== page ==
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  • Models of Order: Form and Cosmos in the Poetry of Ian Hamilton Finlay and Ronald Johnson
  • Ross Hair

Pure poems are made by fools like me, But only Ron can type a tree.

—Ian Hamilton Finlay to Ronald Johnson (28 Oct. 1967)

Sailor of the small calms —the pure and unrippling planes—

may the winds all unwind, before you, to slow, sweet breeze.

—Ronald Johnson to Ian Hamilton Finlay (31 Oct. 1969)

Over a period of nine years, from approximately 1962 to 1971, the Scottish poet Ian Hamilton Finlay (1925–2006) and the American poet Ronald Johnson (1935–1998) enjoyed a friendship, sustained largely via their correspondence, which had significant implications for the work of both poets. Finlay and Johnson have earned themselves considerable reputations within the landscape of late twentieth-century poetry but their friendship was, in many ways, the meeting of two very different worlds. Ten years older than Johnson, by 1962 Finlay had already written and published a number of short stories and plays. These early writings primarily concern the rural environs that Finlay had experienced while living in various parts of the Scottish Highlands and islands, and follows in the vein of Scottish writers such as John Macnair Reid and Ian Macpherson as well as showing the influence of Russian writers, particularly Fyodor Sologub, Leonid Andreyev, and Anton Chekov (Abrioux 1). This early phase of Finlay’s writing followed on from his earlier abandoned efforts to be a painter, which, prompted by his discovery of cubism at the age of fourteen, led to a brief period studying at the Glasgow School of Art (Abrioux 1). These [End Page 181] painterly aspirations would later play an important role in the development of Finlay’s poetics and be a decisive element in his correspondence with Johnson.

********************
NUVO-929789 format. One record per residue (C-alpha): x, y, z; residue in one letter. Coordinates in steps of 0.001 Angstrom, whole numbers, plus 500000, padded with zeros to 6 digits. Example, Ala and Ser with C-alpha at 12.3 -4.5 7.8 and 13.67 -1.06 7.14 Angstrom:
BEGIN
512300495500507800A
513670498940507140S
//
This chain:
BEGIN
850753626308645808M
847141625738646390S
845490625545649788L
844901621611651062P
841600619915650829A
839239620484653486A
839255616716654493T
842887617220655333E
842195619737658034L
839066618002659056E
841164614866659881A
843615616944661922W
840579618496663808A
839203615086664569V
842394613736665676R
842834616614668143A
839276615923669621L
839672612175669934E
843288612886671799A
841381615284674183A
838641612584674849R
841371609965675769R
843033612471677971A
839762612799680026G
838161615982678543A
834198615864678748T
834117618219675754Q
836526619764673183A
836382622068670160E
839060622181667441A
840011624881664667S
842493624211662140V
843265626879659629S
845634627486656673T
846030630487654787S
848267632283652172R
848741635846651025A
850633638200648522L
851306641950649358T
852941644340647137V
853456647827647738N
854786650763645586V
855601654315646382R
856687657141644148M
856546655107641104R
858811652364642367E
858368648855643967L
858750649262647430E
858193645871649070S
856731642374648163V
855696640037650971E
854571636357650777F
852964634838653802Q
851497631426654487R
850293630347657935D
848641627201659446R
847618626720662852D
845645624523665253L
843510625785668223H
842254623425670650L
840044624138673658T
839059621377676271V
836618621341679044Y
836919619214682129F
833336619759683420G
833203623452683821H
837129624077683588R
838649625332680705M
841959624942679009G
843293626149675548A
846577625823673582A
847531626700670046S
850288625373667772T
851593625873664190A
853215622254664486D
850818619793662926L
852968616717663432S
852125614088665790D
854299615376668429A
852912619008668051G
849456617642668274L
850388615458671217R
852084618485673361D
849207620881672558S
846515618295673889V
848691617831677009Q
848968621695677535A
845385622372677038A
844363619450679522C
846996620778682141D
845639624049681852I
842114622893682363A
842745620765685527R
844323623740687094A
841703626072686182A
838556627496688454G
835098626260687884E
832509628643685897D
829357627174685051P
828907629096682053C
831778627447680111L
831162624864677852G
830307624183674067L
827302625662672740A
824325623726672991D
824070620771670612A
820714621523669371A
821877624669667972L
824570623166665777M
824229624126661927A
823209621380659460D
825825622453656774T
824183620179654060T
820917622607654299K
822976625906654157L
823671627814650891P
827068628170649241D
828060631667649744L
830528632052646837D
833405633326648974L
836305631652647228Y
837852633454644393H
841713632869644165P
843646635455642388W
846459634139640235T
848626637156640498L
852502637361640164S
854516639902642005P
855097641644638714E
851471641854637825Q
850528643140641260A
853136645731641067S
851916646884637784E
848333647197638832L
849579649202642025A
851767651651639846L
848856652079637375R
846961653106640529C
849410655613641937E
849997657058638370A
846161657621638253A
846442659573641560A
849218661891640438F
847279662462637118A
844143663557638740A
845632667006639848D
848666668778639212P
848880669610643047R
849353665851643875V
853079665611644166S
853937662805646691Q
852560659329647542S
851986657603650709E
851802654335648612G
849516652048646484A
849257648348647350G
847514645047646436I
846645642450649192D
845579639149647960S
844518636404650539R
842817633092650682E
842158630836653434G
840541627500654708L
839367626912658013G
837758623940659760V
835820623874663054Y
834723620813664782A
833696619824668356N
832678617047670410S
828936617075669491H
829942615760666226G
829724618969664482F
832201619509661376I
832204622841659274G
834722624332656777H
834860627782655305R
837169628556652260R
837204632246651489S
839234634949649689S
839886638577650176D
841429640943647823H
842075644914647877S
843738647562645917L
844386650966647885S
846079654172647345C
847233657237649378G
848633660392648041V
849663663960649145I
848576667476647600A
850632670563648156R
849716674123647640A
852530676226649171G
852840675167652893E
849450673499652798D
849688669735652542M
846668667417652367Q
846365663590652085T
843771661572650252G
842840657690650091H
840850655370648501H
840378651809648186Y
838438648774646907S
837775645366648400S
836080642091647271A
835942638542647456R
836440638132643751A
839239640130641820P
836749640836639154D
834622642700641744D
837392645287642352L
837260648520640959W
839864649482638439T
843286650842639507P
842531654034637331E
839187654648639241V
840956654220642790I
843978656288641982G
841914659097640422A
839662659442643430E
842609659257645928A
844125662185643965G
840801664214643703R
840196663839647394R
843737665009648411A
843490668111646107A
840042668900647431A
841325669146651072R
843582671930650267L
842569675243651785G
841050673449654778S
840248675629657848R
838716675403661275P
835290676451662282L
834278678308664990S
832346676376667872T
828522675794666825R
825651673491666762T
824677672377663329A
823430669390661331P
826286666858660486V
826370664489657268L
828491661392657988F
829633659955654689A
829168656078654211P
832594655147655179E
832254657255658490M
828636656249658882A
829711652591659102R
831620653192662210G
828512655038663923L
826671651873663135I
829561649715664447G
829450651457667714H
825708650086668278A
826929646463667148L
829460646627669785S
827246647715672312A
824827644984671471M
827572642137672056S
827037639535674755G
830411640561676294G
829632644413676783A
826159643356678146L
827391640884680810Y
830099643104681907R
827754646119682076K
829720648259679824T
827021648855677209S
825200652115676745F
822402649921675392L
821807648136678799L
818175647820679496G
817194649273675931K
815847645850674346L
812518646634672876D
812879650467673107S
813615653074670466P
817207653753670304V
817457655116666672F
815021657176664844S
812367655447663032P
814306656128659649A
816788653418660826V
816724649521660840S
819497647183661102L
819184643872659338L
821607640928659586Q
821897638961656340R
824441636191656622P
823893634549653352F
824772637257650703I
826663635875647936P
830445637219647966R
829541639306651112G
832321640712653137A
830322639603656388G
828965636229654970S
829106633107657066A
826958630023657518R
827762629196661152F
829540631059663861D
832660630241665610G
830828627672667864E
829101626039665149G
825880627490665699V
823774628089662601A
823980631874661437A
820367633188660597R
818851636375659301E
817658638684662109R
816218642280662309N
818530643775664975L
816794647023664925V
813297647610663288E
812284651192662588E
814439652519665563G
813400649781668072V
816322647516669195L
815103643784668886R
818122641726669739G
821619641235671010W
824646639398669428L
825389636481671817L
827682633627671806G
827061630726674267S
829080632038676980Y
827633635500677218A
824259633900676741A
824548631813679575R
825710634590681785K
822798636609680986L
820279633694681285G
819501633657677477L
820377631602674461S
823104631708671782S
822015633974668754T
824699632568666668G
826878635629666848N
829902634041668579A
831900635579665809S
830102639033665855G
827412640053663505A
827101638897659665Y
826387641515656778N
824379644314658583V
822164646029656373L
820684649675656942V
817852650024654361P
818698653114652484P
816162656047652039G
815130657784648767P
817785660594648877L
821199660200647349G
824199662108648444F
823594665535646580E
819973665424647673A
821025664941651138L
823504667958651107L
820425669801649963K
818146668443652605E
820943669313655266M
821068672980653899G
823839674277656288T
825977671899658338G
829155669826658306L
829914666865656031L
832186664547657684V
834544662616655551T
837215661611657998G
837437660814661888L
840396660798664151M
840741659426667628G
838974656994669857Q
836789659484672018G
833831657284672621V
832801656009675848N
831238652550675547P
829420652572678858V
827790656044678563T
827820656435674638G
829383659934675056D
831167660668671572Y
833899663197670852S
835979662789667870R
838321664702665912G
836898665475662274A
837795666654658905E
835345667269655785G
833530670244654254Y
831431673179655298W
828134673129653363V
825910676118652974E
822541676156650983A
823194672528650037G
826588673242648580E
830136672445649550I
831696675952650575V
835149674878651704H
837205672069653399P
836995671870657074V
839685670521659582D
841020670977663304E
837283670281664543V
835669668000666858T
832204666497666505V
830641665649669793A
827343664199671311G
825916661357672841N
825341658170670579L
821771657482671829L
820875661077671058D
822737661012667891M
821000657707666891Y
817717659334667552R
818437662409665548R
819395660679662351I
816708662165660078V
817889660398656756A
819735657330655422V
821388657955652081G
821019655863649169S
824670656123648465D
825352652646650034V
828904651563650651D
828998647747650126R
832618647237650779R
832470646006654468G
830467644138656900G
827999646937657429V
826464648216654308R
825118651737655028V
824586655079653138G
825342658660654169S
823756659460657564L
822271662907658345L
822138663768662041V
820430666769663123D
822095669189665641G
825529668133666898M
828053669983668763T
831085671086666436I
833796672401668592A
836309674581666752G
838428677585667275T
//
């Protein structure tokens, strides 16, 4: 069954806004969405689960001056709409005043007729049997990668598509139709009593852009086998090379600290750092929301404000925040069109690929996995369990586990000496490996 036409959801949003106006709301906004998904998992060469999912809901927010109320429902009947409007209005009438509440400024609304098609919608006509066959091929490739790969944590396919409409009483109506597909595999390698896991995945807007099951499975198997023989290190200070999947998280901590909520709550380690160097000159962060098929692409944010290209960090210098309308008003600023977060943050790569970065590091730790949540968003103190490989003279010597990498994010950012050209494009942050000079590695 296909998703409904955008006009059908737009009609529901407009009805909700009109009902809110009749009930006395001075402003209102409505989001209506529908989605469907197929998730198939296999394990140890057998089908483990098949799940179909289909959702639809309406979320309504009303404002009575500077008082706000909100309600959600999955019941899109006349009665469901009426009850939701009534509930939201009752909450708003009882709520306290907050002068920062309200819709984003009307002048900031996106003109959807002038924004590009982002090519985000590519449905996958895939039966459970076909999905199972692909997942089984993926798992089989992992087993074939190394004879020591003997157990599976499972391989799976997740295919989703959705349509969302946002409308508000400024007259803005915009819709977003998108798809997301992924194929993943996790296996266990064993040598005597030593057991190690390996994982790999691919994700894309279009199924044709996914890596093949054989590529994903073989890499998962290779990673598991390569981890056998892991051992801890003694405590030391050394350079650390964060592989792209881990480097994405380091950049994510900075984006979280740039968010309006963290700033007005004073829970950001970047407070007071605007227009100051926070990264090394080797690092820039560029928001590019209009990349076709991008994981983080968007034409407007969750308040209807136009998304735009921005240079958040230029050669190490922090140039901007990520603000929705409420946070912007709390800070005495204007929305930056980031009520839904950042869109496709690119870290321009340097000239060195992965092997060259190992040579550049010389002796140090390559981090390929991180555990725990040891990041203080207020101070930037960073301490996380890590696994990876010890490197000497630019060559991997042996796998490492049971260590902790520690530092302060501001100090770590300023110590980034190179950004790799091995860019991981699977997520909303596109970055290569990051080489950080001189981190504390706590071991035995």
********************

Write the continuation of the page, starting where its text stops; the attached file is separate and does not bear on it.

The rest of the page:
By comparison, Johnson was a relative newcomer to poetry who had fallen under the spell of the American Black Mountain poets that his then-partner, the poet and publisher Jonathan Williams, had introduced him to. “Jonathan was not only a Black Mountain poet,” Johnson claims, “but [he] published, with Jargon Press, most of the early poets who mattered,” which included Charles Olson, Robert Duncan, and Robert Creeley (“Up Till Now” 112). While Finlay shared Johnson’s enthusiasm for Creeley’s poetry, as well as Johnson’s regard for older American poets—particularly Lorine Niedecker and Louis Zukofsky—Finlay’s interests, as I discuss in this essay, were at considerable odds with the Black Mountain poetics underpinning much of Johnson’s work.

Despite these differences a connection between the two poets quickly formed when Johnson, with Williams, met Finlay for the first time in Edinburgh in 1962. As it was for many American poets, Finlay’s first booklet of poems, The Dancers Inherit the Party (1960), was Johnson’s initial introduction to the poet. “The book was great for putting me in touch with people overseas,” Finlay would later tell Williams: “I remember that Lorine Niedecker wrote, Robert Creeley and Cid Corman also. And you and Robert Duncan” (qtd. in Williams, “Paean for I. H. F.” n. pag.). In the summer of 1969, a later edition of the book would be at the center of Finlay’s legal dispute with Stuart Montgomery, publisher of the Fulcrum Press, London. This acrimonious dispute embroiled numerous poets on both sides of the Atlantic, including Johnson and, as I discuss below, was a major factor in the dissolution of his friendship with Finlay. Williams, who was one of the many poets to be caught in Montgomery and Finlay’s cross-fire, wryly notes that between them, the two men “managed to stir up more bad blood than Castle Dracula during a whole month of Sundays” (Letter to Rubinstein, Nash, and Co., 15 Oct. 1969).

Squares and Circles

Johnson dates his “first salvageable poems” to the time he met Finlay (“Up Till Now” 114). Finlay would publish some of these early efforts in Poor. Old. Tired. Horse., the seminal magazine, also known as POTH, that, with Jessie McGuffie, he launched in 1961.1 In the same year, Finlay and McGuffie also began Wild Hawthorn Press, which published a complete edition of Johnson’s translations of Erik Satie’s...


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